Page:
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EAN is full of surprises

Since entering commercial service with a soft launch onboard British Airways’ short-haul fleet back in March 2019, Inmarsat’s and Deutsche Telekom’s joint European Aviation Network (EAN) inflight broadband has been capturing the attention of the airline industry and rapidly hitting installation milestones with ease. Just last month, it was announced that EAN had been successfully activated on its 250th aircraft with launch customers British Airways (BA), Iberia and Vueling – all part of the International Airlines Group (IAG) – and its accelerated rollout shows no signs of slowing.

The fastest solution

 The speed and efficiency of EAN’s installation process was honed down to just seven hours during this remarkable rollout. That is 80% faster than any other inflight connectivity solution can be installed in the region and has made it possible for airlines to deliver an aircraft in the morning, only to have it ready to be returned by sundown, fully installed with EAN and ready for testing.

It’s unsurprising really that EAN has been available to over 20 million passengers, travelling on more than 200,000 flights across the continent. And EAN’s speedy credentials don’t end there, as it is also Europe’s fastest inflight connectivity solution, delivering up to 100Mbps bandwidth to the aircraft, whilst providing the lowest latency on the market - up to 10 times lower than any other solution. 

The impact of the pandemic

With the entire aviation industry heavily impacted by the COVID-19 pandemic, no one would expect 2020 to be EAN’s best year for take-up rates to date. Interestingly however, over the summer months when flights resumed to some degree, BA saw EAN take-up rates soar by up to 10 times the usual rate during some weeks.

 Although it is impossible to pinpoint the exact cause of this increase in popularity of the service amongst passengers, it is natural to assume that passengers have become more reliant on connectivity during the pandemic. Restrictions have prevented people from travelling even short distances to see family and friends, let alone to other countries. This has meant that the majority of us have turned to FaceTime, Whatsapp and Zoom to feel closer to our loved ones and to keep lines of communication open.

 Magazine motivation

 EAN’s uptick in take-up rates, however, seems to reach beyond this trend for increased dependency on connectivity though, with BA’s particularly impressive numbers over the summer indicating there was more at play. Upon investigation, a unique element of BA’s digital strategy presented itself – the highly popular and well-established inflight magazine High Life had been moved online, as part of the airline’s efforts to create a safe and contactless journey.

 Reaching an audience of over five million customers a month, the magazine was promoted to all passengers onboard EAN-equipped aircraft during welcome announcements made by the crew. Could it be that the popular magazine proved to be the extra incentive that drove higher numbers to BA’s digital portal?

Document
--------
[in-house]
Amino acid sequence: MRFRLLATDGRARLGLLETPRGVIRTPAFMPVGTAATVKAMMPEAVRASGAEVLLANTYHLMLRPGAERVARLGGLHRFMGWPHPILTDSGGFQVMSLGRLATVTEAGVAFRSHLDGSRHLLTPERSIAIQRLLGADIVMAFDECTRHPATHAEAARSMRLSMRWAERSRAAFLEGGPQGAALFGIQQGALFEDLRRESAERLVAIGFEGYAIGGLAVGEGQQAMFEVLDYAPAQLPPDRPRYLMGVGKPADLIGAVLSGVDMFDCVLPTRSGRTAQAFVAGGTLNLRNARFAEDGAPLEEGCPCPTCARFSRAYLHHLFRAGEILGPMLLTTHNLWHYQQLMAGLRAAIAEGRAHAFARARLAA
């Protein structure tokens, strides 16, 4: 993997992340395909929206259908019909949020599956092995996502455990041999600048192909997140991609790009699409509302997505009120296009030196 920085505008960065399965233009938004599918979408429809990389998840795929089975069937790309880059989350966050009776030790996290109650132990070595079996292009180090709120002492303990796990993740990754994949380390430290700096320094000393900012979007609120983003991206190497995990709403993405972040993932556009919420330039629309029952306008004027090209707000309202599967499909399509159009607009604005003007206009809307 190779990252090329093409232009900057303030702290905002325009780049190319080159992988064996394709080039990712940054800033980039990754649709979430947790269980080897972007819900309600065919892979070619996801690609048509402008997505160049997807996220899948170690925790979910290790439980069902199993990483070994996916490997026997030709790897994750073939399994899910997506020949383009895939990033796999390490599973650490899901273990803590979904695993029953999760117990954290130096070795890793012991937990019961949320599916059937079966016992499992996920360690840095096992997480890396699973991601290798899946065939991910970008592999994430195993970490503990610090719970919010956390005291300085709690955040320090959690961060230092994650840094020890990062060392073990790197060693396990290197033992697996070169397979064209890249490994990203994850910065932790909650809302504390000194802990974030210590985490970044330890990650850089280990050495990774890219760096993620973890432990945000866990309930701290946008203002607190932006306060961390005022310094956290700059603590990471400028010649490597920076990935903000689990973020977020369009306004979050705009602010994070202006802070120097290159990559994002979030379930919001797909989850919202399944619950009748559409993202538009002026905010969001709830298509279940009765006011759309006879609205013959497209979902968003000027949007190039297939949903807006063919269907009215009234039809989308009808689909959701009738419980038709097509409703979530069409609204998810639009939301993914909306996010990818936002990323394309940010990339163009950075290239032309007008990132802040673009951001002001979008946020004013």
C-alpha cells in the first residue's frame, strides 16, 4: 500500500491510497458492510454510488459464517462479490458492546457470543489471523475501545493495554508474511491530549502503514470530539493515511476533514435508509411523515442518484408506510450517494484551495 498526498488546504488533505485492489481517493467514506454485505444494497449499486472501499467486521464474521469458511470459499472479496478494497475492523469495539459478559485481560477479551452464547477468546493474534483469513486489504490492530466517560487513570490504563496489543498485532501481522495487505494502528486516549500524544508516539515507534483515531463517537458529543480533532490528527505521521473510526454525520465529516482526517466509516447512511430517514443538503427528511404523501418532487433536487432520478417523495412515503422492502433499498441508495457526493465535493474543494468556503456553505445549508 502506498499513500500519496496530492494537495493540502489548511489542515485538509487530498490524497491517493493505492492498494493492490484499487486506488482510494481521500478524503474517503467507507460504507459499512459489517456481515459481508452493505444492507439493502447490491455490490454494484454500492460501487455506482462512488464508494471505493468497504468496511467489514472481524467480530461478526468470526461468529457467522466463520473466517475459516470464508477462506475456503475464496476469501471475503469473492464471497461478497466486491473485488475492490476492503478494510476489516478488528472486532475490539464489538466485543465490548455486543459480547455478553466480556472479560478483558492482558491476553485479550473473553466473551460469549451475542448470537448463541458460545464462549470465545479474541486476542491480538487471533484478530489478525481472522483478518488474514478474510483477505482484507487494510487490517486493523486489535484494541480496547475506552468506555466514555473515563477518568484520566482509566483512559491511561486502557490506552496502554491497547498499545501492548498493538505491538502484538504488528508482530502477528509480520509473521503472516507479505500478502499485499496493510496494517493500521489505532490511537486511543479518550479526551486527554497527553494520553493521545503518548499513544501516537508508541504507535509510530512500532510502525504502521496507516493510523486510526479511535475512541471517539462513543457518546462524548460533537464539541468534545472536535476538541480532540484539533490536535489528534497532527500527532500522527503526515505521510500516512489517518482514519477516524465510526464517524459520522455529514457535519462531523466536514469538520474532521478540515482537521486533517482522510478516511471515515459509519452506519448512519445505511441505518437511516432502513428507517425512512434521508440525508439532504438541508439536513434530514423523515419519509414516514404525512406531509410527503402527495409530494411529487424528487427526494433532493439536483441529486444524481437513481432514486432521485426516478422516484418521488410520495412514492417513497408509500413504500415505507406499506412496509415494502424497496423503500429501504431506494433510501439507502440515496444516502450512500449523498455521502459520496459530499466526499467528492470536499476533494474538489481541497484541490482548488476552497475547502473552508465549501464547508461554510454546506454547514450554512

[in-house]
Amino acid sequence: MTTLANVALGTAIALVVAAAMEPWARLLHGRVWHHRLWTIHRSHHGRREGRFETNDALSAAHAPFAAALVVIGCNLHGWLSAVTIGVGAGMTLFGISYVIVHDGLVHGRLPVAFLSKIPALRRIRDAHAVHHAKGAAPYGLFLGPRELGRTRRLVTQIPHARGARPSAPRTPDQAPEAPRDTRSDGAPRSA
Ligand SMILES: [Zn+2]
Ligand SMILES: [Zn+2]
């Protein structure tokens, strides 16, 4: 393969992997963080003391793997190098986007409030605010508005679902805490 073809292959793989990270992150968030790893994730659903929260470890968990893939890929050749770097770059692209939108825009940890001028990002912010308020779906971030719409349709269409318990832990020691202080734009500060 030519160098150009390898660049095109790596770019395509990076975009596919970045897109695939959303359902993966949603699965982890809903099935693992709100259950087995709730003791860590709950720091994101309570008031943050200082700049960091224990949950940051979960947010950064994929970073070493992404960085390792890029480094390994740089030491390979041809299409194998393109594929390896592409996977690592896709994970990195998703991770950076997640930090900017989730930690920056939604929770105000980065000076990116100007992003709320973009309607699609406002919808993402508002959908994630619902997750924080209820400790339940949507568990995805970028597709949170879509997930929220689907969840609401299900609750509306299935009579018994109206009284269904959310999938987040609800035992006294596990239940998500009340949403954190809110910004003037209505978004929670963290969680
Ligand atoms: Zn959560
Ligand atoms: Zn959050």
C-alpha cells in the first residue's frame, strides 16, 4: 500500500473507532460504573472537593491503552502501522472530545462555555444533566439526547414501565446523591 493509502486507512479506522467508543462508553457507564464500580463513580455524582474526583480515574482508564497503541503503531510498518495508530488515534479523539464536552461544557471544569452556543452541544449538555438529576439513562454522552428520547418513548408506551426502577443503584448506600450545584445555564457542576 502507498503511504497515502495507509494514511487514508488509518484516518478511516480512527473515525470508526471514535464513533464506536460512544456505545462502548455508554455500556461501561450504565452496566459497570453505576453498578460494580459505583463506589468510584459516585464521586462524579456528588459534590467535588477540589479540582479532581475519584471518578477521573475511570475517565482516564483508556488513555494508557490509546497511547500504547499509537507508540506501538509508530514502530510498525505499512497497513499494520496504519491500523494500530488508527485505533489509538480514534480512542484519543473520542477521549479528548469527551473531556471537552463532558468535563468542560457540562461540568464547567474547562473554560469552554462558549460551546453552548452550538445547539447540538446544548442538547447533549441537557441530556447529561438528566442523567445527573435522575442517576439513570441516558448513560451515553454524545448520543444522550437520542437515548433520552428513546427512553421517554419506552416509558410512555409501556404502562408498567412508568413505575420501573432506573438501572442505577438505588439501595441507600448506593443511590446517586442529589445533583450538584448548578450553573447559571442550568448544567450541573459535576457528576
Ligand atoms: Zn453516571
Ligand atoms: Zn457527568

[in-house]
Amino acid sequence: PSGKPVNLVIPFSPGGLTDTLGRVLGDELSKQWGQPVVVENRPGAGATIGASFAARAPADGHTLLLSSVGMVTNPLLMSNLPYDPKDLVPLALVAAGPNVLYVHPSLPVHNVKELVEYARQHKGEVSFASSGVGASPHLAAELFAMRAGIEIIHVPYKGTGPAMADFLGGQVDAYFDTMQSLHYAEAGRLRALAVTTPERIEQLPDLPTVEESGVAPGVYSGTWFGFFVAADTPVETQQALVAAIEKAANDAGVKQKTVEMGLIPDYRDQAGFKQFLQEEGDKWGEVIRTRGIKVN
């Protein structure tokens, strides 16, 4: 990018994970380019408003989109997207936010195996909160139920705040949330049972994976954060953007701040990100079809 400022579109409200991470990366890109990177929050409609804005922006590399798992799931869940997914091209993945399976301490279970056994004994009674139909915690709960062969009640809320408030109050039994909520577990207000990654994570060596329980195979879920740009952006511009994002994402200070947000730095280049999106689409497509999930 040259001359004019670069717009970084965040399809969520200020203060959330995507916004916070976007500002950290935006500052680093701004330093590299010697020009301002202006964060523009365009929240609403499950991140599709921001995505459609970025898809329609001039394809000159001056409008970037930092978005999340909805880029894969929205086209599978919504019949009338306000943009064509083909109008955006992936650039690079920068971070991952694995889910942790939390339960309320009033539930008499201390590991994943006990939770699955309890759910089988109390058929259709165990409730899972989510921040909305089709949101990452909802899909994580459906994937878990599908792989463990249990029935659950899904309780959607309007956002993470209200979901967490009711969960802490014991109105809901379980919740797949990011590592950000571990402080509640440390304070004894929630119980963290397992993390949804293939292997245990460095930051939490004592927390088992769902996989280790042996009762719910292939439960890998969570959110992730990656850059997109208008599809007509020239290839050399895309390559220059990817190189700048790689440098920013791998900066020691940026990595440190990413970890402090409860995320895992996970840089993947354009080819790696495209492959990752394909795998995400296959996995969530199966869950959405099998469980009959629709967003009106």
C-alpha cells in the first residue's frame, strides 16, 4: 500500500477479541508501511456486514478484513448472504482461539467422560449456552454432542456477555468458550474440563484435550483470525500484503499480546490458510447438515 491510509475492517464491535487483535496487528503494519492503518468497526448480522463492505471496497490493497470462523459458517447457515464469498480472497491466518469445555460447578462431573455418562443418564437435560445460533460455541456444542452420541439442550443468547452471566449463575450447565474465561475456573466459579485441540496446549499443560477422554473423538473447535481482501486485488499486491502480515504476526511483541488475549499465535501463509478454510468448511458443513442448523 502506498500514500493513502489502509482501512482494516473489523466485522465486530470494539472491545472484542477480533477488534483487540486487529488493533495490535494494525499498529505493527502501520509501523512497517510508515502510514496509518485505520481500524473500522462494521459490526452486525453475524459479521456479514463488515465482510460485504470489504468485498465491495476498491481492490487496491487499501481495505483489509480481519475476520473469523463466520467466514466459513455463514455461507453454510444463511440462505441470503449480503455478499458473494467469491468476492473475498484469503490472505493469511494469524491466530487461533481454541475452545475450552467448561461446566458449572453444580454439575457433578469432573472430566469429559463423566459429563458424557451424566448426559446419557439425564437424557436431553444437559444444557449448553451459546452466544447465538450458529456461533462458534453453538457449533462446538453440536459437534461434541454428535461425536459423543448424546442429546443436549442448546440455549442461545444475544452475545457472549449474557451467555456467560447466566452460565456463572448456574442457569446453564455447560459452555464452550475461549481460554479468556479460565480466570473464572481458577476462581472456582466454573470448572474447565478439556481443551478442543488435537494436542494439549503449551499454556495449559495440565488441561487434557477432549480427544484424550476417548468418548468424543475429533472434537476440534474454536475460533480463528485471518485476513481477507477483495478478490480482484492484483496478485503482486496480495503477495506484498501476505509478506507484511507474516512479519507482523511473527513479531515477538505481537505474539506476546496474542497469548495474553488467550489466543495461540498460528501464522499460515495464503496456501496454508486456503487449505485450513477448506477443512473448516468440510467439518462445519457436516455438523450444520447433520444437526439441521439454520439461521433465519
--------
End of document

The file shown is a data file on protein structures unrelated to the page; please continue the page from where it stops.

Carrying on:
“It’s inevitable that as airlines improve their digital offerings, take-up rates will continue to increase,” says Eric Plantaz, Imarsat’s Regional Vice President in Europe. Plantaz believes that although airlines may reintroduce their printed versions as flight schedules begin to return to normal, it is unlikely their digital twin will ever now disappear. More importantly, crew announcements pointing out the appealing digital offerings that airlines have invested in, will only serve to drive more passengers to sign-up.

Sustainable benefits

 

“Beyond the retail sales and advertising revenue opportunities online magazines can provide, there are environmental and cost benefits,” expands Plantaz. “The cost-savings of not printing tens of thousands of magazines every month would be considerable. And airlines could also improve their sustainability credentials, saving on the use of paper and generally reducing their environmental footprint by cutting magazine production.” 

With sustainability still high on the agenda for many airlines, there are incentives to consider removing the physical presence of the magazine, with weight reduction in the cabin to consider, which could result in a substantial decline in fuel burn.

In fact, Simple Flying reported that it weighed a 2019 version of BA’s High Life magazine and calculated that if the magazine were removed from seatbacks and an aircraft was operated twice a day for 365 days, that would equate to a saving of around 72,500kg across a year. If you were to remove inflight magazines across the aviation industry, there would be potential to see a huge fall in emissions due to the decrease in weight.

Airlines have long been deciding how to best invest in the digitalisation of the cabin experience for passengers and the pandemic appears only to have accelerated that process. As EAN continues to grow and add more milestones under its belt, it will serve as a vital partner to airlines whilst they ramp up their digital offerings to attract passengers back into the air in a COVID-safe manner.

And although the impact of COVID-19 will diminish over time, it is unlikely that passengers will ever again accept a lack of connectivity. “With EAN offering an award-winning broadband experience in the air, just like passengers are used to on the ground, we foresee take-up rates travelling in one direction only and that’s up,” says David Fox, Vice President, Inflight & Connectivity Services at Deutsche Telekom “After all, if there was ever an industry that deserved a bit of good news and continued growth, surely it is the aviation industry in 2021.